Patient Protection and Affordable Care Act

Patient Protection and Affordable Care Act

On June 28, 2012, the U.S. Supreme Court upheld almost all of the Patient Protection and Affordable Care Act (PPACA) ("HealthCare Reform"), which was originally signed into law by the President on Tuesday, March 30, 2010. Chief Justice John Roberts Jr. was the swing vote in upholding the individual mandate, which requires that most everyone carry health insurance. The Court ruled the penalty for failing to carry insurance fell within Congress' taxing power. By affirming the mandate, the Court allowed the other major parts of the law to remain intact. These provisions will go into effect in 2014. However, the Court did strike down the stipulation which held that states that choose not to expand Medicaid will lose federal funding of their existing Medicaid programs. Since the ruling allows states to opt-out of Medicaid expansion, it is estimated that more than 15 million Americans expecting coverage under this provision could stay uninsured.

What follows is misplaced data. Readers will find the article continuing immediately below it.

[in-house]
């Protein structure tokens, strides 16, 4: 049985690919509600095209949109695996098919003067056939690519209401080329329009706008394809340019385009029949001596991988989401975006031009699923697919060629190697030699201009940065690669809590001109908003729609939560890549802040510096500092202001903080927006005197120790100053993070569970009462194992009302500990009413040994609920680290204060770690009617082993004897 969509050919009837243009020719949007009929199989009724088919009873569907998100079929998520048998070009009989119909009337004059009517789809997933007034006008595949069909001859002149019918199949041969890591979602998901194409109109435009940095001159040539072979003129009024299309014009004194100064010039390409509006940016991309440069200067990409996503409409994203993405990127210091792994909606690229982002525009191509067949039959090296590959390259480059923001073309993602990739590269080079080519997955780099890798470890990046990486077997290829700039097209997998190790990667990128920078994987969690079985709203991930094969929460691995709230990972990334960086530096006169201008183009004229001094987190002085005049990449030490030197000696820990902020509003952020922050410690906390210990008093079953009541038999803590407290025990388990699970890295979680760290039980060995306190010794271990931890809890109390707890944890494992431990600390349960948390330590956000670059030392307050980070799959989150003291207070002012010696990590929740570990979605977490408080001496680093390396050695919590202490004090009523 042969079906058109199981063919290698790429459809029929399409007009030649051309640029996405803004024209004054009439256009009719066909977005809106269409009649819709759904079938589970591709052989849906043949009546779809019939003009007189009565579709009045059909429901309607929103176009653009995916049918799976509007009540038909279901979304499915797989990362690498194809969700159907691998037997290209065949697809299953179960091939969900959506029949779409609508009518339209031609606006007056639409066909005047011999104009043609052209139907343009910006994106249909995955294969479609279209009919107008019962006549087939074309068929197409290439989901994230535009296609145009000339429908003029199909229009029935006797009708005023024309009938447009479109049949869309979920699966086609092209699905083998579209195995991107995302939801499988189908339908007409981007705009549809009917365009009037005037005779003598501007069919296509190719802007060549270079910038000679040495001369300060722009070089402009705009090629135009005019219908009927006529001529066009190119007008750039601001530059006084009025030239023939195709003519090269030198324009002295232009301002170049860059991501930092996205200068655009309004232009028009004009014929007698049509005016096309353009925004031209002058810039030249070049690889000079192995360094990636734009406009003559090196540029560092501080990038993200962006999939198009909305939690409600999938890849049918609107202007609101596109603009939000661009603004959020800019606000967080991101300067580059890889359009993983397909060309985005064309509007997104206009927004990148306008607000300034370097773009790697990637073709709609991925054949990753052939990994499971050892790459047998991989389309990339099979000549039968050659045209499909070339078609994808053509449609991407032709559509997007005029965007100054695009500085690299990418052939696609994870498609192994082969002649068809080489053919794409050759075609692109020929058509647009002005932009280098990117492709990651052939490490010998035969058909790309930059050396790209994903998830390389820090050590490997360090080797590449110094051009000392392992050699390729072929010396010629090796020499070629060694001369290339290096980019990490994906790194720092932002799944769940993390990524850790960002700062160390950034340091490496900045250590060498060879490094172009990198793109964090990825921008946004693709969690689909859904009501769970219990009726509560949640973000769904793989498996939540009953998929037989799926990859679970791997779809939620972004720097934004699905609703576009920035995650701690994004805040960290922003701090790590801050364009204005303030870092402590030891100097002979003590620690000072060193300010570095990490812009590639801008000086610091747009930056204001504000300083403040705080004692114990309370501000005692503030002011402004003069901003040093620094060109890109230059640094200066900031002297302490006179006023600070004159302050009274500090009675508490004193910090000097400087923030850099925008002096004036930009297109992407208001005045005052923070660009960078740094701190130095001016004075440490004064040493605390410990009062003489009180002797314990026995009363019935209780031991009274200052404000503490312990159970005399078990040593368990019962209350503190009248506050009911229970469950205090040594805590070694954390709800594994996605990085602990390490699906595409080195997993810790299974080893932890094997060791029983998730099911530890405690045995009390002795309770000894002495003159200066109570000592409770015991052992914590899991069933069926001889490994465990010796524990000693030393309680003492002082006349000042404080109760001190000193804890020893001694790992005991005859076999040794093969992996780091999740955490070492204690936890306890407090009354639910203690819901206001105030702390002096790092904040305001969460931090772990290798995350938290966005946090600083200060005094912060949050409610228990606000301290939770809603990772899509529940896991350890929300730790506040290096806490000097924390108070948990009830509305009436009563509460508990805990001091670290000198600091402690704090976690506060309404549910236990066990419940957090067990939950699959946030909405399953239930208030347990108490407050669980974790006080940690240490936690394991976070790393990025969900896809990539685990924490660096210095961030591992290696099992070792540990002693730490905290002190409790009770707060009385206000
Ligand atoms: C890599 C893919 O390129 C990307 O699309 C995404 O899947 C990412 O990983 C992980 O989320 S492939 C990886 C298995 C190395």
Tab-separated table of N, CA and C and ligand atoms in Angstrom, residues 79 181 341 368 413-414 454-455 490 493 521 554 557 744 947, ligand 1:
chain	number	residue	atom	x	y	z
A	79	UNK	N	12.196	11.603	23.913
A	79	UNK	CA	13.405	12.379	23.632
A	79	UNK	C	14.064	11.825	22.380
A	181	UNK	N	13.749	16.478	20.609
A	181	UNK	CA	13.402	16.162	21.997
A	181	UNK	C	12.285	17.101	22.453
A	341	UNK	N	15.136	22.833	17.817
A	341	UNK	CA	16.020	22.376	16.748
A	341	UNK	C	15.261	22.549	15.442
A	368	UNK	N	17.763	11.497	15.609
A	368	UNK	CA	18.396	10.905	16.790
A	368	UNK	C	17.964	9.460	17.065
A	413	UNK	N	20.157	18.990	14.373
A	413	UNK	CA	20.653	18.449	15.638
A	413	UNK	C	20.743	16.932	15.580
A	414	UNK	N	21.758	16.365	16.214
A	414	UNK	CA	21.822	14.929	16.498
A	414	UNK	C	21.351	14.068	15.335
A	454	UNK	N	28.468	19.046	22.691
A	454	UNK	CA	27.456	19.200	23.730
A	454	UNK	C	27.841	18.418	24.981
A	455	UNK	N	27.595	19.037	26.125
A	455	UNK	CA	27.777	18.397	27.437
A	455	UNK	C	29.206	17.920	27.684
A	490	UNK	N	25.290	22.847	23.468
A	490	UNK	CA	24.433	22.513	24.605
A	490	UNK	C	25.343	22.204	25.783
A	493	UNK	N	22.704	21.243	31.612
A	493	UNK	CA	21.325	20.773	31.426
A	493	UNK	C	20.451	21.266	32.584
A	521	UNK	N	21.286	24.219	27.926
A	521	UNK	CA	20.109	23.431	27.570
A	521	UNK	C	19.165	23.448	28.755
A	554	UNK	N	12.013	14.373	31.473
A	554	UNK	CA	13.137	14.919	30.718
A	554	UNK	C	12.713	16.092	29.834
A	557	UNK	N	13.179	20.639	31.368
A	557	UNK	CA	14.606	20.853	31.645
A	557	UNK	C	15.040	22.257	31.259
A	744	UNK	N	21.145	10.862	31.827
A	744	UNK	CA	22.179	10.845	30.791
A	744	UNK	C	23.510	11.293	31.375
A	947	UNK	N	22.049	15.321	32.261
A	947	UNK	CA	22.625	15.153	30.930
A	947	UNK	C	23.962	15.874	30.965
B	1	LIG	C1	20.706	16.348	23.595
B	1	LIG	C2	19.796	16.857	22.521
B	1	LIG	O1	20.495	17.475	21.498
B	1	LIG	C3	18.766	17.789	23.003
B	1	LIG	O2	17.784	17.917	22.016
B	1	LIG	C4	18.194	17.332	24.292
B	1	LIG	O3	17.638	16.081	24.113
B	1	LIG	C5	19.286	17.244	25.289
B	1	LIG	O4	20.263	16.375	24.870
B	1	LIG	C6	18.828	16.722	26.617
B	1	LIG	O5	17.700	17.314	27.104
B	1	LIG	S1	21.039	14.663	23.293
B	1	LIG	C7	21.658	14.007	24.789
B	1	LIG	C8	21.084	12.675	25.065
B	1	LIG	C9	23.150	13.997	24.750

Effects of Health Care Reform

The Patient Protection and Affordable Care Act (PPACA)("Health Care Reform")will change almost every facet of the health care community over the next 10 years...so what happens next? There are some immediate changes that will take effect as well as a steady timeline for implementation. To provide some insight into how members and others in the optical industry may be affected, The Vision Council has outlined key points about health care reform ruling below.

What happened to vision care?

  • There will be more Americans receiving vision care because of healthcare reform. However, there is no mandate for individuals to have vision coverage.
  • Pediatric vision care will include individuals up to the age of 22 as a result of the extension of the Well-Baby Program, which includes vision care.
  • By 2014 every state must have a health care insurance exchange up and running. Exchanges will serve primarily individuals buying insurance on their own and small businesses with up to 100 employees, though states can choose to include larger employers in the future.